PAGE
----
Ruzuku allows unlimited participants and courses with any paid subscription.
How to choose the right platform for you
Use our visual decision guide (below) to help you choose the right platform for your needs. Here are some considerations to take into account…
First, review what types of online courses/programs you plan to offer.
Are you intending to offer “live,” scheduled courses? For example, a 6-week course that starts on a specific date, with a group of people all going through the course together.
Do you also want to offer “On Demand” courses that are always available for registration?
Ruzuku supports both models.
Next, review what types of live events and interaction you’d like to have within your programs.
Do you want to offer group conference calls or video webinars as part of a course? Ruzuku integrates these types of live events directly into your courses. With Teachable, you would research and purchase a separate conferencing and/or webinar system.
Finally, test out each platform by participating in a sample program and creating a test program of your own.
Ruzuku provides free, sample courses you can join:
… as well as a 14-day free trial (no credit card required for sign up).
Teachable also offers a limited free plan to evaluate the platform.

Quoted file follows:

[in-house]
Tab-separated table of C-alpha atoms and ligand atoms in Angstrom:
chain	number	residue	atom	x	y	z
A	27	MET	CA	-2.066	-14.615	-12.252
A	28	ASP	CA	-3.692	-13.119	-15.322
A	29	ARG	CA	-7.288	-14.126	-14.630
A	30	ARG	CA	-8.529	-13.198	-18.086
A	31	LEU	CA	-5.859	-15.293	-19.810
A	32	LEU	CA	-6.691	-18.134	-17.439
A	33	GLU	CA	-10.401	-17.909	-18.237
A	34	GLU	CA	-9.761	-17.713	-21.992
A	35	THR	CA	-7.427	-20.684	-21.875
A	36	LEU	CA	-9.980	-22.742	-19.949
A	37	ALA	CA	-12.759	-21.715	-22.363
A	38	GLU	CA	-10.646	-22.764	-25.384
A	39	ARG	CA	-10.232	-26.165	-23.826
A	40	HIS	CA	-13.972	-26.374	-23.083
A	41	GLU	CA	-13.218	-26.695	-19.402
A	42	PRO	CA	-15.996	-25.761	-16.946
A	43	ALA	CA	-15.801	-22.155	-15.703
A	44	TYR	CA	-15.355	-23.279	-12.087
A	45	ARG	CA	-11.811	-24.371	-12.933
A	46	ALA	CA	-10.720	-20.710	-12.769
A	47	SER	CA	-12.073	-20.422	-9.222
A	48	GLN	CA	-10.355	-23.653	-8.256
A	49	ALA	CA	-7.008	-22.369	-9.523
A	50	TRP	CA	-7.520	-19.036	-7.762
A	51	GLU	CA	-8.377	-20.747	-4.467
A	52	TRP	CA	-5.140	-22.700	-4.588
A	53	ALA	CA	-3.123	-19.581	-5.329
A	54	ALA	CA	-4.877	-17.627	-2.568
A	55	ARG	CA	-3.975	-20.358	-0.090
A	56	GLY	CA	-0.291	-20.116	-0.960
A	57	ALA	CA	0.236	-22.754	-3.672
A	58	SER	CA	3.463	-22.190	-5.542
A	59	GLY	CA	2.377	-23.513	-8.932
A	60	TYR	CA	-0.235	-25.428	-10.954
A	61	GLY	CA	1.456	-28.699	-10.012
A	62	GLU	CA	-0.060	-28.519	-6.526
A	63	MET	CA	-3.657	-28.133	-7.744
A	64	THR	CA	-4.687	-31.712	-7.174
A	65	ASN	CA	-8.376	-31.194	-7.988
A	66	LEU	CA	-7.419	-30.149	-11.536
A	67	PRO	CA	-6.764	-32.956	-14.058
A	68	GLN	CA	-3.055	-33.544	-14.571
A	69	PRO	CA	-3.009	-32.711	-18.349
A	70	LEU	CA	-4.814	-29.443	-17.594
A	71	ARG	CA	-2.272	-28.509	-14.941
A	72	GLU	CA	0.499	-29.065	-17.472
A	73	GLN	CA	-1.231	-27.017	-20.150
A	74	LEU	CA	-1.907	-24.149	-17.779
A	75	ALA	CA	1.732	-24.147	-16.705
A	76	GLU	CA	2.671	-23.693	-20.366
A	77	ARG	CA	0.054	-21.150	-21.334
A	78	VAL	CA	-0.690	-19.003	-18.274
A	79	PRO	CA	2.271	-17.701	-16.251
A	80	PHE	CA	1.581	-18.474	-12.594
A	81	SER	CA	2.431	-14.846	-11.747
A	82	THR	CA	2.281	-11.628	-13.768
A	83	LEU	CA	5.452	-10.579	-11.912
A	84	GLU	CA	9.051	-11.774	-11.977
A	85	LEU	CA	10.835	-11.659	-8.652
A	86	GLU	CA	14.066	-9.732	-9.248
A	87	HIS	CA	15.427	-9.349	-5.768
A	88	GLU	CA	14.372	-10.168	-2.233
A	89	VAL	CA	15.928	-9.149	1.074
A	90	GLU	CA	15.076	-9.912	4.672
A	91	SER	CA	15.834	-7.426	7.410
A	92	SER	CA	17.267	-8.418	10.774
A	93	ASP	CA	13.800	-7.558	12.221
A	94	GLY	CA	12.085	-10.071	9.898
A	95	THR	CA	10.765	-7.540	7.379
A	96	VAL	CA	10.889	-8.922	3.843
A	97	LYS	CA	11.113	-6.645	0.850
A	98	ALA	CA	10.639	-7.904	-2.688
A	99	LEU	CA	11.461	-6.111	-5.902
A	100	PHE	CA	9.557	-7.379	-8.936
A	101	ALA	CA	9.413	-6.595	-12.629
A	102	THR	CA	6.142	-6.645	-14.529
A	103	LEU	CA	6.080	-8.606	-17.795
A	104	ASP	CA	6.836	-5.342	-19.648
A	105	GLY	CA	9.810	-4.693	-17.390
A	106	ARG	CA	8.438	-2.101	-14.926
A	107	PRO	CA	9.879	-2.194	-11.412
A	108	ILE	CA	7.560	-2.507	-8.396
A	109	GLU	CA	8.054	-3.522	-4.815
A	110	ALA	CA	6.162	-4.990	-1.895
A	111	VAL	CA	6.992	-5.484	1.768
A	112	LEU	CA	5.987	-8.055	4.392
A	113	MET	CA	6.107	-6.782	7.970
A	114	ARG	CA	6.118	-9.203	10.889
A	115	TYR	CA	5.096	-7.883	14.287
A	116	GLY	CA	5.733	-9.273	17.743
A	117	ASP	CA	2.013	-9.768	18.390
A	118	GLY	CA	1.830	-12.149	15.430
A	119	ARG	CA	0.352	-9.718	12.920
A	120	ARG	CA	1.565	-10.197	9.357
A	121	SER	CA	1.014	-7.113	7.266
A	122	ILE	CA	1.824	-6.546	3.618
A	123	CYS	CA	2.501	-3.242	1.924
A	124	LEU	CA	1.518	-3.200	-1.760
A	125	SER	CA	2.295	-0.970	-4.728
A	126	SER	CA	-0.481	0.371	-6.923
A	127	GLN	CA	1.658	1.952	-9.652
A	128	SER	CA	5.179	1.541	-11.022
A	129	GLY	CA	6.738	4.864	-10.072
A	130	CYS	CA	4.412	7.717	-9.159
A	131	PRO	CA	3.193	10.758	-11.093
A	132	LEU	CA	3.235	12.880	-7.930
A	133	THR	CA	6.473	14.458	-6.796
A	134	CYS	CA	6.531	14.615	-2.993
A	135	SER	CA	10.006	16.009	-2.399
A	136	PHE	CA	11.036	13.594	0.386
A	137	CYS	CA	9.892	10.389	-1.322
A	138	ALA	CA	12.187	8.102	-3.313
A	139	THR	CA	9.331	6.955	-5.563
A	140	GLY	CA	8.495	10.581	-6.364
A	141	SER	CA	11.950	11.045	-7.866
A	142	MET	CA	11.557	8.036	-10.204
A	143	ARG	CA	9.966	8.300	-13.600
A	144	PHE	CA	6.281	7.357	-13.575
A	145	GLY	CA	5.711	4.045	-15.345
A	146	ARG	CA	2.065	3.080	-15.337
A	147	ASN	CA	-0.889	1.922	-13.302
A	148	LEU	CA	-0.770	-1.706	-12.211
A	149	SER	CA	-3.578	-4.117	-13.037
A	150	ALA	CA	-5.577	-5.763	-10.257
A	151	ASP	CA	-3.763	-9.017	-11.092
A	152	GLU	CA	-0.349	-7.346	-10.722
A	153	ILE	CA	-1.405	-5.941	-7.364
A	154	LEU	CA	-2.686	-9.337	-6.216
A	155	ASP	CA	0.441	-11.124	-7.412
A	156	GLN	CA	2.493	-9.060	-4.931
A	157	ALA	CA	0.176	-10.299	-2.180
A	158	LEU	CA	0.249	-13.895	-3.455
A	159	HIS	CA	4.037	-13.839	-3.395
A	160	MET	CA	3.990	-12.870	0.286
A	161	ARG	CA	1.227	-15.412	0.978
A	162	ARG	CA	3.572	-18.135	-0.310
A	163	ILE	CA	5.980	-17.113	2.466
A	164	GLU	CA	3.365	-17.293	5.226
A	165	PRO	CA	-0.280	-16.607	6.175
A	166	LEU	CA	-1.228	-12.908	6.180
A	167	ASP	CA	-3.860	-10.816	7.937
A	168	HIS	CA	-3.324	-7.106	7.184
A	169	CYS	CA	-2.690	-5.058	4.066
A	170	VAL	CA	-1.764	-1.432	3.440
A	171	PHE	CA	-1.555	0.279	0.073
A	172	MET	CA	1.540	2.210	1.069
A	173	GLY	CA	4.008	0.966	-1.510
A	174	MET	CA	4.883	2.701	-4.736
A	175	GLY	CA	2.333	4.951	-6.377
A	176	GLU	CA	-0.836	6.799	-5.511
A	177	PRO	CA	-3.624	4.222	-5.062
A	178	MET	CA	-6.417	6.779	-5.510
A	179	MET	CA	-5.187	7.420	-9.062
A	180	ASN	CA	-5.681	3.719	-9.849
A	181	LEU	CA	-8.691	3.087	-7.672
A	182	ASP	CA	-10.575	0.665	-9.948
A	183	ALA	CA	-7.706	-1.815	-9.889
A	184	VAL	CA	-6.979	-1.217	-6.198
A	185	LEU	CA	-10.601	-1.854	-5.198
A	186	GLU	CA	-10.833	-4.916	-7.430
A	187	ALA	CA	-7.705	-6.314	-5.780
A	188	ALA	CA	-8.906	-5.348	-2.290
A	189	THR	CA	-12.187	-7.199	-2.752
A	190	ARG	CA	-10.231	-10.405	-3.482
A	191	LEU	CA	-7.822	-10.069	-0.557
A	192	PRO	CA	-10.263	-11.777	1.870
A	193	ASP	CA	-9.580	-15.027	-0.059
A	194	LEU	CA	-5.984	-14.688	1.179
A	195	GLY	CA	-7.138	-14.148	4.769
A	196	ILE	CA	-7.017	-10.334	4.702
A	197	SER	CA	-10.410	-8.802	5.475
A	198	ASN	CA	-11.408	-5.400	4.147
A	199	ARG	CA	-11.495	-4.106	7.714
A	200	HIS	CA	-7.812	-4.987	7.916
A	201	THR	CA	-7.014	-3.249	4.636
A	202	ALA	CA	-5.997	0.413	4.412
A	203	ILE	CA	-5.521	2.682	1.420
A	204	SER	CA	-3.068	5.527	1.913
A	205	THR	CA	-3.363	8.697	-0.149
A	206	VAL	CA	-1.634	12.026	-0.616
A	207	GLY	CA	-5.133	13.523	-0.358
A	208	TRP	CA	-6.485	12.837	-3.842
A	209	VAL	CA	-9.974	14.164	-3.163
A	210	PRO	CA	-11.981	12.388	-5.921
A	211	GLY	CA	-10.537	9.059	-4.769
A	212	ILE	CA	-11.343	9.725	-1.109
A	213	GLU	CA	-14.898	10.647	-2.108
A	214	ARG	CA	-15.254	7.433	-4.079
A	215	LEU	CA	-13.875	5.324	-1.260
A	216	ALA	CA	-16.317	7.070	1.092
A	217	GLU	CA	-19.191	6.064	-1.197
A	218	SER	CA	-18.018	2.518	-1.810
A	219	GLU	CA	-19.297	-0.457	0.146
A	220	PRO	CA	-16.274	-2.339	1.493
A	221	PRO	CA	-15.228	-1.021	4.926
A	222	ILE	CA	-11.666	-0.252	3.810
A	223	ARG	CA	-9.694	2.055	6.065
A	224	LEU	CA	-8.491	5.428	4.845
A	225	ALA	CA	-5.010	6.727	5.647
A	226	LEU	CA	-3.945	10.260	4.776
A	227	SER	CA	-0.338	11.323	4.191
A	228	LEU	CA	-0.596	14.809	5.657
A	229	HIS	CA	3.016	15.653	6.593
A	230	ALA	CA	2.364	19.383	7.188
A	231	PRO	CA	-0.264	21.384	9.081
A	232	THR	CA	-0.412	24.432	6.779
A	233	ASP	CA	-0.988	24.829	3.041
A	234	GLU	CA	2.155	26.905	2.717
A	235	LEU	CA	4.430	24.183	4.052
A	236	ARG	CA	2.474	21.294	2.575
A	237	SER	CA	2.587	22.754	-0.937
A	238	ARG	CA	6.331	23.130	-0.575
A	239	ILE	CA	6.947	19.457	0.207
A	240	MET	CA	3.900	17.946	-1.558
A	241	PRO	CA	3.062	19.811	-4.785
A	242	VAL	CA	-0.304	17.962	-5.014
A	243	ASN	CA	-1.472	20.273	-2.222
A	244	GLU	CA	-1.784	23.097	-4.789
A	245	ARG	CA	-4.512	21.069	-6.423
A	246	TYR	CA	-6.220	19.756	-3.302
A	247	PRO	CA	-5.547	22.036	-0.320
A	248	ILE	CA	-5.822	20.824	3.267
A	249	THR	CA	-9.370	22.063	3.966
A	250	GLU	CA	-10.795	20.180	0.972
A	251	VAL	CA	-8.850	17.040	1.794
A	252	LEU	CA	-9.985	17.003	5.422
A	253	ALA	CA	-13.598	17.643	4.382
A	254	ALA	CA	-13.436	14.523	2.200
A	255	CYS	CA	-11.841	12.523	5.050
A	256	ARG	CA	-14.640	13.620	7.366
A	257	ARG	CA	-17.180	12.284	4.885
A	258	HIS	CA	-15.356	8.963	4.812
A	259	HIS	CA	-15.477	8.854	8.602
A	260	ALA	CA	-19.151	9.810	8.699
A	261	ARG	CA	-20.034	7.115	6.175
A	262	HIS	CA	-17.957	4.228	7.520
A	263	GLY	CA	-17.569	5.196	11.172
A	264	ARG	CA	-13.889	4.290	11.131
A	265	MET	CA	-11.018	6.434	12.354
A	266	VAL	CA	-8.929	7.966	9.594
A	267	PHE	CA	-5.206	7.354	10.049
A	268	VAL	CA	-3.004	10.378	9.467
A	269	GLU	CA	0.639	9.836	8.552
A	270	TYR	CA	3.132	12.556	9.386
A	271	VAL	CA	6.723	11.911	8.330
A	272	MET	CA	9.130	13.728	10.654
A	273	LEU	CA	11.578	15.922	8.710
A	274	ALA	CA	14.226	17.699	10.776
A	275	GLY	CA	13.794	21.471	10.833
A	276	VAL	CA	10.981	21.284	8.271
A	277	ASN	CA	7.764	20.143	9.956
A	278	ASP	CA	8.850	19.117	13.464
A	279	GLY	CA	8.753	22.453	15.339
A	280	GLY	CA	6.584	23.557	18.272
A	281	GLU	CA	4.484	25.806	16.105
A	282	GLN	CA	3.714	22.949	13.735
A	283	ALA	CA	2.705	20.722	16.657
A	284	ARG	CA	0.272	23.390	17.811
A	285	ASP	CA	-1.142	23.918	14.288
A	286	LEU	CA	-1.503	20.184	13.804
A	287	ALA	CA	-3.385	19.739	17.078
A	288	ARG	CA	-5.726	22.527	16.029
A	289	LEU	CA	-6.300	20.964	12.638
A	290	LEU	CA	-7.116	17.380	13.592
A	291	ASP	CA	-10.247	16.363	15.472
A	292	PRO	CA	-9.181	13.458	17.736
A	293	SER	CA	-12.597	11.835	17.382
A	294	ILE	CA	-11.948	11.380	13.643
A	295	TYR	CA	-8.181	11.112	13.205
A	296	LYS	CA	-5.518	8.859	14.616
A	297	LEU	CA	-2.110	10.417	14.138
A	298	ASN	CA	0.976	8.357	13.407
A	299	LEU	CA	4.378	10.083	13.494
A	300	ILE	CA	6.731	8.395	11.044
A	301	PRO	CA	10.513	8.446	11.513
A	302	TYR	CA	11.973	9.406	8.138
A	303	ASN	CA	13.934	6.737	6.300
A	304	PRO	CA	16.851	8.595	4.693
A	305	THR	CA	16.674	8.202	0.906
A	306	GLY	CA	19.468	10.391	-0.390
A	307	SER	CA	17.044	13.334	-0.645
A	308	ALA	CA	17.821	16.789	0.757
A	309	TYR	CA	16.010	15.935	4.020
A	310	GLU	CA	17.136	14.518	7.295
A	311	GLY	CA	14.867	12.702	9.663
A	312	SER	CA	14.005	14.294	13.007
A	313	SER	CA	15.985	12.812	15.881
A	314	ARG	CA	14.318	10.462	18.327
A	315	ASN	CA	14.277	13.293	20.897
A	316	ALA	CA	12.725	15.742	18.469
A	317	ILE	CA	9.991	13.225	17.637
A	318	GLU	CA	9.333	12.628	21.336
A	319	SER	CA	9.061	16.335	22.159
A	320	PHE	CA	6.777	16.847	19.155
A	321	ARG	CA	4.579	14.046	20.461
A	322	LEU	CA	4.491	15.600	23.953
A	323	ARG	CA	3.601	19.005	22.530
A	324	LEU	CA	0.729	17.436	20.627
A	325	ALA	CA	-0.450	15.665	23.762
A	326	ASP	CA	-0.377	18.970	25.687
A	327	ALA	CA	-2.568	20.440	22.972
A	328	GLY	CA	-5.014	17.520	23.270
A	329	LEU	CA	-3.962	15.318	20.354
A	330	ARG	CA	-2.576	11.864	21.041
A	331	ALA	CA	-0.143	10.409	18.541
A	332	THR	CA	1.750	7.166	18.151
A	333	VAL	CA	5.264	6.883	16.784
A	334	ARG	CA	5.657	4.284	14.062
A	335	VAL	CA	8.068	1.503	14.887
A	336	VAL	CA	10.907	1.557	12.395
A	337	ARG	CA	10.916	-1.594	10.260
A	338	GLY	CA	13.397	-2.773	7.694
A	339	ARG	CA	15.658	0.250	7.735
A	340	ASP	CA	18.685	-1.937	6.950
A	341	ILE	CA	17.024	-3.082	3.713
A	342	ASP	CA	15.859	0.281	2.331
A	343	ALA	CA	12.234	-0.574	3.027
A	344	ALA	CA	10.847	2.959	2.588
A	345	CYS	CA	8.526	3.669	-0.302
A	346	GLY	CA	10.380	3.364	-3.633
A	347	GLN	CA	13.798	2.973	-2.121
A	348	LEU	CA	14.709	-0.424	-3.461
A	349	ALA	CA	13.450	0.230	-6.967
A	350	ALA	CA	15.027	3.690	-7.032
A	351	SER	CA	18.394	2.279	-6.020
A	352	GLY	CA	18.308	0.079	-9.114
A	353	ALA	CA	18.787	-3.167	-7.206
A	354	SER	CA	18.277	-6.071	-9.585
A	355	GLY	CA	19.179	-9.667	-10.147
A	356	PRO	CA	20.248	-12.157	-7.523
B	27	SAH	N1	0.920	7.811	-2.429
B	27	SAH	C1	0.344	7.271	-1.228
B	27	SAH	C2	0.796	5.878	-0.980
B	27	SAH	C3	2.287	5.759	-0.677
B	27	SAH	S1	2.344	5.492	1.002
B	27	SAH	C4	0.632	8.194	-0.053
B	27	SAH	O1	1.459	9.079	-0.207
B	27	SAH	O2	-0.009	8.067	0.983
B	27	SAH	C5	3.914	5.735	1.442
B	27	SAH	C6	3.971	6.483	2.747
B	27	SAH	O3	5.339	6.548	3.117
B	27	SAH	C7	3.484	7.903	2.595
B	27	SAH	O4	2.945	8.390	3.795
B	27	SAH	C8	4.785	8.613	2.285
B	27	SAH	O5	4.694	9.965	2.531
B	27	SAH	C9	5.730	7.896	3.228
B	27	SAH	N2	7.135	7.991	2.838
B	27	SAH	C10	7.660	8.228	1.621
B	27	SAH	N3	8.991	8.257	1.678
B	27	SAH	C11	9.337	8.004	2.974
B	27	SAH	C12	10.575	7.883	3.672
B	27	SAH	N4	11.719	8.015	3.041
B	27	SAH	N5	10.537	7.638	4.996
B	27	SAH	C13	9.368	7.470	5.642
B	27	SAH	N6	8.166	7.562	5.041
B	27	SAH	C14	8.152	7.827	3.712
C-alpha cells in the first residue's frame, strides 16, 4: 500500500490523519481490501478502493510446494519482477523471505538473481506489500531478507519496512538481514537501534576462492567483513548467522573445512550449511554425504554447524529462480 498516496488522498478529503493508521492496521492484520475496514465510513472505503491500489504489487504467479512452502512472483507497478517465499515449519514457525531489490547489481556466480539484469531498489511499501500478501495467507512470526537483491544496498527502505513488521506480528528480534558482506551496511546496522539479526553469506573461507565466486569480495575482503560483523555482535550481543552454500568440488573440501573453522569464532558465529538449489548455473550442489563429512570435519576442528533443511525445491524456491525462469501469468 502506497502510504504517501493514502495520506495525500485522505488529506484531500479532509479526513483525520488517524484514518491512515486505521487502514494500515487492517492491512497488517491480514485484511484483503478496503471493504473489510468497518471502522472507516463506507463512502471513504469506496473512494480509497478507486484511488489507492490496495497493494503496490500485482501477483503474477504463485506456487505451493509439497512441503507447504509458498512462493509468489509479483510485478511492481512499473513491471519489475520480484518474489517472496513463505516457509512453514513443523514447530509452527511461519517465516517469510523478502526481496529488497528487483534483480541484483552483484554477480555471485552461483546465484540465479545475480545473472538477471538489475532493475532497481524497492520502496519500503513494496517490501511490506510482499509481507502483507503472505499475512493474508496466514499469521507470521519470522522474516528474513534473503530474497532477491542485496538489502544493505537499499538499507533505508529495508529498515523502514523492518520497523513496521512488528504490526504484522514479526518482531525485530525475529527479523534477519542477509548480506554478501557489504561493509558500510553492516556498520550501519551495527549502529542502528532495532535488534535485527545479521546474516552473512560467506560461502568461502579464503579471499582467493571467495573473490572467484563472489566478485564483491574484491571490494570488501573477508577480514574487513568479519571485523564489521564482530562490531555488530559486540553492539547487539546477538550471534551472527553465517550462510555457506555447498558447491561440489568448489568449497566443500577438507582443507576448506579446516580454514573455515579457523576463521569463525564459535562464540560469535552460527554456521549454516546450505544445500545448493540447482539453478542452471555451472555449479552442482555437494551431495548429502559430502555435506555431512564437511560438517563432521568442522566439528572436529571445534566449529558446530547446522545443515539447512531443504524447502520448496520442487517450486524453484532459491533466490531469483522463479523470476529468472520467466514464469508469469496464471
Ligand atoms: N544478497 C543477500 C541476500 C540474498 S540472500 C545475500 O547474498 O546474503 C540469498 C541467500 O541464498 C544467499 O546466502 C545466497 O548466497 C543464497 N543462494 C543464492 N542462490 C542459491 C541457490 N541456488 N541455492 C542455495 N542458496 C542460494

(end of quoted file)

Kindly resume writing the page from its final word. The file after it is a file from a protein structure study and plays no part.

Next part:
Your Next Step: Start a Free Trial
We hope this comparison guide has been helpful to you so far!
Now it’s your turn.
To sign up for your free, zero-risk trial (no credit card required), just click here.
Start your 14 day unlimited-use free trial of Ruzuku
Give Ruzuku a spin. And let us know what questions you have – we love to help!
Ruzuku vs. Teachable: Complete Feature Comparison
|Category / Feature||Teachable||Ruzuku|
|Platform category||Managed (cloud) service, hosted on Teachable.com.||Managed (cloud) service, hosted on ruzuku.com.|
|Technical knowledge required||No specific technical knowledge is assumed.||No specific technical knowledge is assumed.|
|Registration & Payment|
|Charge for course access (single payment)||✔||✔|
|Charge for subscriptions to course access (recurring/continuous payments)||✔||✔|
|Create free ($0) courses||✔||✔|
|Invite or remove participants from courses||✔||✔|
|Supported payment processors||Direct integration: Stripe. Other processors supported via link/redirect.||Direct integration: PayPal, Stripe. Other processors supported via link/redirect.|
|Supported email marketing providers||MailChimp, InfusionSoft, 1ShoppingCart, and others.||MailChimp|
|Scheduling and Content Delivery|
|Live (scheduled calendar-based) courses with automatic email notifications||✔||✔|